I’ve mentioned on many occasions about the colony of European Bee-Eaters that use to establish every year around the quinta but for unknown reasons have been absent for 2 summers. However, over the last few mornings as daylight starts to break a flock of them arrive outside the bedroom window and every day the numbers are increasing. I suspect it is groups from various colonies that have finished breeding joining together. A quick guestimate is that the group is between 50, maybe 60 birds.
Tonight they even came for an evening communal hunt and whilst we eat alfresco we were surrounded by them swooping just a few meters away. If this happens again tomorrow I will be ready with a camera for some sunset backlit shots. Photographs in the early mornings have been hindered by some hill fog (that clears very quickly once the sun rises) so morning shots have been difficult. However, here are some from yesterday morning.
Friday finally saw my 500mm f/4 Lens go off for it’s tripod mount collar repair and even though I’m going to miss the beginning of the spring/summer season whilst it is on its trip to Barcelona, I am still preparing for its return.
Today, I went on a scouting mission to find where the local European Bee-eaters are starting to nest build and it if you know what you are looking for, it didn’t take too long. Although there was no real evidence of new nest building at this location, I sat under a nearby Oak tree and waited. 20 minutes later a pair arrived. I was sat in full view of them, but they didn’t seem too bothered. I did have my “walkabout” lens (the trusty Nikon 80-400mm) so did manage to shoot a few photos before I left them to their colony building.
My view of their flight wasn’t great as it was into the sun, but did shoot this back-lit shot with the sun’s rays shining through the wings.
Early this morning we had a thick fog and as it started to clear the warmth of the sun was good enough for me to wander around the garden eating my breakfast cereal. In the distance I could hear European Bee-Eaters and before I could blink a large group of between 25 and 30 of them appeared out of the fog. Almost dropping my bowl as I ran to the house to grab the camera, I was lucky that they decided to perch on a nearby electricity cable and stop to hunt for their breakfast. Photos aren’t my usual close-ups (see some past photos at the end) as I was still some distance away and of course the clearing fog didn’t help.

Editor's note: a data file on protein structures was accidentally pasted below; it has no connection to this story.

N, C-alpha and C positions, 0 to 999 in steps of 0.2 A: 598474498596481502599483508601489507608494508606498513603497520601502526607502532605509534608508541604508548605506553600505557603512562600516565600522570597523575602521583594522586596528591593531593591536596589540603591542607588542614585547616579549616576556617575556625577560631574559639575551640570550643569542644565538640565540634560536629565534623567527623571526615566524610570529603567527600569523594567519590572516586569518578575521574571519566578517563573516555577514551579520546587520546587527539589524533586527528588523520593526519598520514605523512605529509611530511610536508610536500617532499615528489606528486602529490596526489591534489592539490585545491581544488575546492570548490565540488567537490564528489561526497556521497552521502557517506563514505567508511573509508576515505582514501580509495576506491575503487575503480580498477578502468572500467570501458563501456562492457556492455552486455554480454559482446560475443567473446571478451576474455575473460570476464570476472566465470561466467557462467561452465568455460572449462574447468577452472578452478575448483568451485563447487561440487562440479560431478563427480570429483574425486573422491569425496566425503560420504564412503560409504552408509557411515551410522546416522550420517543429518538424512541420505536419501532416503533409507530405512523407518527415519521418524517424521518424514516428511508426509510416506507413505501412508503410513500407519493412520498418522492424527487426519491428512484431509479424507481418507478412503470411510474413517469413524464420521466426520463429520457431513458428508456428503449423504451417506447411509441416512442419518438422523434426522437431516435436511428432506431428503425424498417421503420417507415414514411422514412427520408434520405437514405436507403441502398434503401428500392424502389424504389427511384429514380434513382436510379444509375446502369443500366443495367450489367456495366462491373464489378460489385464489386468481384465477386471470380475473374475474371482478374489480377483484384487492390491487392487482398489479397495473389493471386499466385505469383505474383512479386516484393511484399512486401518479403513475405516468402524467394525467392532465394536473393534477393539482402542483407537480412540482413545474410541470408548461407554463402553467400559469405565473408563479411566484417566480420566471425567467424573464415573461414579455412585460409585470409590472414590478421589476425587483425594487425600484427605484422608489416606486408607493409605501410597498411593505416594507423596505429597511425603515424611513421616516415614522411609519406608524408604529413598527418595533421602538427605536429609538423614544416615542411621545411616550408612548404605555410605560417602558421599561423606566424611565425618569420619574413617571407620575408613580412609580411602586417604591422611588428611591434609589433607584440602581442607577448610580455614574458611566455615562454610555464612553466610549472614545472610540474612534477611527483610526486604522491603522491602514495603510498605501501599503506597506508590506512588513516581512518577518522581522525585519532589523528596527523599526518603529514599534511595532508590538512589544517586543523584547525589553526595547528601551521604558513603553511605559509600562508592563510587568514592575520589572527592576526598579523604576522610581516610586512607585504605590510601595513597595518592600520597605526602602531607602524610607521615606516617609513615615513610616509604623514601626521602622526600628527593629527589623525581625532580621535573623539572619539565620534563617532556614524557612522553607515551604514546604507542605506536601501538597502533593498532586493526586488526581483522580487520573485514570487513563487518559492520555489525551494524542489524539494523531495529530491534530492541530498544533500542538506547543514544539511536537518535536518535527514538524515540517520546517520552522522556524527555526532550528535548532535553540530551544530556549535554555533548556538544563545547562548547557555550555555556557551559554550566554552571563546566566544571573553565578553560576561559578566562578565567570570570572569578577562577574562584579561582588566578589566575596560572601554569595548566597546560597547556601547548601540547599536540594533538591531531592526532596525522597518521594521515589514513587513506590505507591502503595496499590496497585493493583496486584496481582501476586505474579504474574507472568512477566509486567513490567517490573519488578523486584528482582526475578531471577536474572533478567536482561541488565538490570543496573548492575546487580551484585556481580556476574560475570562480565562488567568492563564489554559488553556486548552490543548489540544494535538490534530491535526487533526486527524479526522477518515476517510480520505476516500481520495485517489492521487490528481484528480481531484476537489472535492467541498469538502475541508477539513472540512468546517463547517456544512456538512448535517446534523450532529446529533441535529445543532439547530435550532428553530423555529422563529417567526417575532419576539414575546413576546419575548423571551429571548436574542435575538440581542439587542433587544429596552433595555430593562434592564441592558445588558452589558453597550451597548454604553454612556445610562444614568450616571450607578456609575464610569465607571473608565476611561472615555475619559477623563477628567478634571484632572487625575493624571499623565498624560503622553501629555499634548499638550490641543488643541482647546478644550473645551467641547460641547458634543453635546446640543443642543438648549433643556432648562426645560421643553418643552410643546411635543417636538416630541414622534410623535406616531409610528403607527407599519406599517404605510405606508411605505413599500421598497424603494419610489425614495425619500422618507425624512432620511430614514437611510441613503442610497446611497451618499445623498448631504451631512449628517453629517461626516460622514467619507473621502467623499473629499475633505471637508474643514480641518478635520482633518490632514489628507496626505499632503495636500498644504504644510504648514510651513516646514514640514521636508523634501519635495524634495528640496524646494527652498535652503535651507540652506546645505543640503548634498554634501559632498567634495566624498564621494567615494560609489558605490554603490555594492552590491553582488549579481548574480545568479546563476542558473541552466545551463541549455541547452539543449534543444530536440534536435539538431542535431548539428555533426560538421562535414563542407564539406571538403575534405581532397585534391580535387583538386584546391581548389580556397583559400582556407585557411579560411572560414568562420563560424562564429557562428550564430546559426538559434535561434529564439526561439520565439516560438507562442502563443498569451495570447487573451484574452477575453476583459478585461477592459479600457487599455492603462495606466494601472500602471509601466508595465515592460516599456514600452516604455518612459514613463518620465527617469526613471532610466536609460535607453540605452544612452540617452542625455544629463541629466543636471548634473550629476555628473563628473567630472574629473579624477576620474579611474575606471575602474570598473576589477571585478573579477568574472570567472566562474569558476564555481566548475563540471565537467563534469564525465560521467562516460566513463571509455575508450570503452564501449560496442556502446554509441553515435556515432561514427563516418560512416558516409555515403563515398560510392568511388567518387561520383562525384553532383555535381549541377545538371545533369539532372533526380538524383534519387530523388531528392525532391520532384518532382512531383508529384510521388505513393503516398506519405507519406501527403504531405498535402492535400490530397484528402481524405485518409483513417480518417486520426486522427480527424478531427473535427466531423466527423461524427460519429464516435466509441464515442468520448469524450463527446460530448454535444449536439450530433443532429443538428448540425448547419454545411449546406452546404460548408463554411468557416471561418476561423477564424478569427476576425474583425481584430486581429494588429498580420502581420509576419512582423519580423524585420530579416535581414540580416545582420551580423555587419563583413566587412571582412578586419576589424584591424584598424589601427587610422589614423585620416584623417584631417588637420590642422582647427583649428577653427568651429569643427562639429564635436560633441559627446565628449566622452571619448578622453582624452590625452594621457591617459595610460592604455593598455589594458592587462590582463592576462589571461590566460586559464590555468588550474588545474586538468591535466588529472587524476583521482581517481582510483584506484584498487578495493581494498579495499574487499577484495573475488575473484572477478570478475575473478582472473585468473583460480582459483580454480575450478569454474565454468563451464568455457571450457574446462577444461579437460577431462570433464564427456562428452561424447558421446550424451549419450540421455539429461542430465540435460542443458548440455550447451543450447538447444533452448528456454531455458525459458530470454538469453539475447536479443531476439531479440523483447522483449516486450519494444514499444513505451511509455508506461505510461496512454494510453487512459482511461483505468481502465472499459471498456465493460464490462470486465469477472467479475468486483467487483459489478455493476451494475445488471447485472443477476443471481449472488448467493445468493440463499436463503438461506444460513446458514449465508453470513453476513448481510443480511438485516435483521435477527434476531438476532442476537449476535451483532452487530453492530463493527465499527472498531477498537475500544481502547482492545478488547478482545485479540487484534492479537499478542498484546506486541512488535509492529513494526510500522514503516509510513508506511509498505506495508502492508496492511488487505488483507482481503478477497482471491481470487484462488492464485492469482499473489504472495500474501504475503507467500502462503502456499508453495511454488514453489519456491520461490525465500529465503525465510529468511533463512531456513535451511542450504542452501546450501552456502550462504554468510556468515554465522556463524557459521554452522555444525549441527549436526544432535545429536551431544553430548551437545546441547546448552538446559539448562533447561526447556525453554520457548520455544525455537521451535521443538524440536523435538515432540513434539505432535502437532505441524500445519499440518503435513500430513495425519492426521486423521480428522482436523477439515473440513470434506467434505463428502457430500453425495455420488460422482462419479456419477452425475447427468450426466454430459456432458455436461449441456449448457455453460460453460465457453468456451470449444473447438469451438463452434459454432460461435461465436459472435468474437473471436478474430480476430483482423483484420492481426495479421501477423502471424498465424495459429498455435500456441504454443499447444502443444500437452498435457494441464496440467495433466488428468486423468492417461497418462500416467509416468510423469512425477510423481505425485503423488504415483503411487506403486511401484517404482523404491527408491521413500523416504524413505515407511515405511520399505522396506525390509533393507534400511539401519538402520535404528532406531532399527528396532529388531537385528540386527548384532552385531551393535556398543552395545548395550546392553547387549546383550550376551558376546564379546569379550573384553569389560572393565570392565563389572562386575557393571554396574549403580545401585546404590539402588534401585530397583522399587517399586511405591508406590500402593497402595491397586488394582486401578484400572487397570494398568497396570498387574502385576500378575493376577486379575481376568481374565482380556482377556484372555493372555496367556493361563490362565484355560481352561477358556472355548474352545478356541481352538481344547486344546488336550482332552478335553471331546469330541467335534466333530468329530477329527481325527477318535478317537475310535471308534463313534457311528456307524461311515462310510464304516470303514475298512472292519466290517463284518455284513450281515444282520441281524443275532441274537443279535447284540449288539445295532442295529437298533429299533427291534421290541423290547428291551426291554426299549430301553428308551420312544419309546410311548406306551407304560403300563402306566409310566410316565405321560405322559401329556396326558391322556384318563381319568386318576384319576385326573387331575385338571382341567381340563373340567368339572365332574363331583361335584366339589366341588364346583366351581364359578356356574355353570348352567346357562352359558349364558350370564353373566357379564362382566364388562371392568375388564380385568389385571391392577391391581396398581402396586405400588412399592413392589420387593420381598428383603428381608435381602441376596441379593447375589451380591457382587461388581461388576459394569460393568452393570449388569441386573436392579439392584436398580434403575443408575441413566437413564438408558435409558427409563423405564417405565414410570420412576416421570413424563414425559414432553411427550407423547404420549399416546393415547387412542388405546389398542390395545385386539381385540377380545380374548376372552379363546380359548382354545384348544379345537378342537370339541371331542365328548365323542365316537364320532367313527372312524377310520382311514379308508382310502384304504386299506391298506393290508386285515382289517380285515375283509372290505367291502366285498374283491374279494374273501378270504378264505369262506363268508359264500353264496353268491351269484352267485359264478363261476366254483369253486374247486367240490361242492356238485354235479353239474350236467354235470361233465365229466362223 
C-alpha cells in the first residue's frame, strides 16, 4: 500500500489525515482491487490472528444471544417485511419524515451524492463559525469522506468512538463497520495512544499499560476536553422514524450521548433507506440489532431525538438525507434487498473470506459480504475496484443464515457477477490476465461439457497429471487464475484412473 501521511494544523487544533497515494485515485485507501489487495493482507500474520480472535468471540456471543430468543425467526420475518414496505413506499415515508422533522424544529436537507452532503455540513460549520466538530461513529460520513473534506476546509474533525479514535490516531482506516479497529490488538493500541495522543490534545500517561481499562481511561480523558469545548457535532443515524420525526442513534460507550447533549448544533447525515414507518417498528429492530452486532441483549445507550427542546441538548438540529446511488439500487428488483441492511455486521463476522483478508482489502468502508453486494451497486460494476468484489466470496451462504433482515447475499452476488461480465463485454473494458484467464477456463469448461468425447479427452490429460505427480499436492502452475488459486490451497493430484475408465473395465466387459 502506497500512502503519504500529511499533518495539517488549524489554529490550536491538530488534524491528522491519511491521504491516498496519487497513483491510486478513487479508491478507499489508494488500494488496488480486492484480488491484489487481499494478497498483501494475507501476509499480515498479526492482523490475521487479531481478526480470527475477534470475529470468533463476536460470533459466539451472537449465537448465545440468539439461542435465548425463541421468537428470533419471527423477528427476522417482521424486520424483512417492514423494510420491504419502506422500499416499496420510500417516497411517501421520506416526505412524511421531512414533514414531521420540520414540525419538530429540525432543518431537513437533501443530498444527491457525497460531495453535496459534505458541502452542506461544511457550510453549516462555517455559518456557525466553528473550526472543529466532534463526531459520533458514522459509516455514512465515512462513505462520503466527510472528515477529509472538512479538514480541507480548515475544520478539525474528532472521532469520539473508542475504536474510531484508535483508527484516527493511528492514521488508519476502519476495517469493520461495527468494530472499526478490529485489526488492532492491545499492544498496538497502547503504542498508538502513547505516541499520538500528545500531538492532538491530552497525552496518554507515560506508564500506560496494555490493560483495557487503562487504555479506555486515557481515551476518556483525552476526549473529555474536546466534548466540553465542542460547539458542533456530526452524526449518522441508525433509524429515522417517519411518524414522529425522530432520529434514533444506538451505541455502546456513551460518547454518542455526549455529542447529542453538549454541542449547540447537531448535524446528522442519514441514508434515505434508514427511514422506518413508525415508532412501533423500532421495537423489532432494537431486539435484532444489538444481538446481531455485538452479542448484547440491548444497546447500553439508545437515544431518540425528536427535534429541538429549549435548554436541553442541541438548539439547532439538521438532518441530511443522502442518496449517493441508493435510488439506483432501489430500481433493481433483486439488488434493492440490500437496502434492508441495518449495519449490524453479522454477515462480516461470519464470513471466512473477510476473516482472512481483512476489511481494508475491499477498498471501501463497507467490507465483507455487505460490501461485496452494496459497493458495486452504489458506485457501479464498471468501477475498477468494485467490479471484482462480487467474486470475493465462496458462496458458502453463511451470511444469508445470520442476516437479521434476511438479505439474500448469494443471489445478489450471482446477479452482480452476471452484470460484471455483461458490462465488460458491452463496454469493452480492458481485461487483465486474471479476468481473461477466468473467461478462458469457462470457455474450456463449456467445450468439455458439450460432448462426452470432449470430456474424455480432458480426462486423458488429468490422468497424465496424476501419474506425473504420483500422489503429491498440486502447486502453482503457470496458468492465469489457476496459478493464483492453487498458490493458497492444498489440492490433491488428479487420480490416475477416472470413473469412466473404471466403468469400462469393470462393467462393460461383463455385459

The birdlife this year has been great around the Quinta, particularly the smaller birds and whilst I was having an afternoon chilling in the garden, I could hear Crested Tits calling to each other. It has been a strange day and although the Golden Hour was approaching (the great light before sunset and after sunrise) a deep haze filled the sky so not great for photography.
However, I couldn’t help but grab the camera, as you can see, I even managed to get a shot of a male “courtship feeding” a female a caterpillar.
Sometimes it’s great to go over old photos and process ones that you never got around to doing. In a bizarre train of thought, I was talking to a lady who wants to attend a Digital Photography Fundamentals Workshop once they are back up and running and she told me that she was photographing Flamingos near Faro. It had also been foggy here in the Algarve hills that morning and it reminded me of this photo I shot back in 2019. So I dug it out and processed it.
It is available to purchase in print in the Web Shop.
2021 hasn’t been a great start for me personally, with the ANAC delaying the EU-wide Drone regulations and then the issues surrounding shipping products to the UK. However, here is something that certainly cheered me up.
It’s a fresh edit of a shot of a female Common Kestrel with a mouse that I shot back in 2015 in Worcestershire, England. With processing software becoming far more advanced in the last 5 years, I took a new approach at processing this image.
I’m sure you’ll agree, she’s a stunner! Fancy her on your wall, then she is available to purchase in print.
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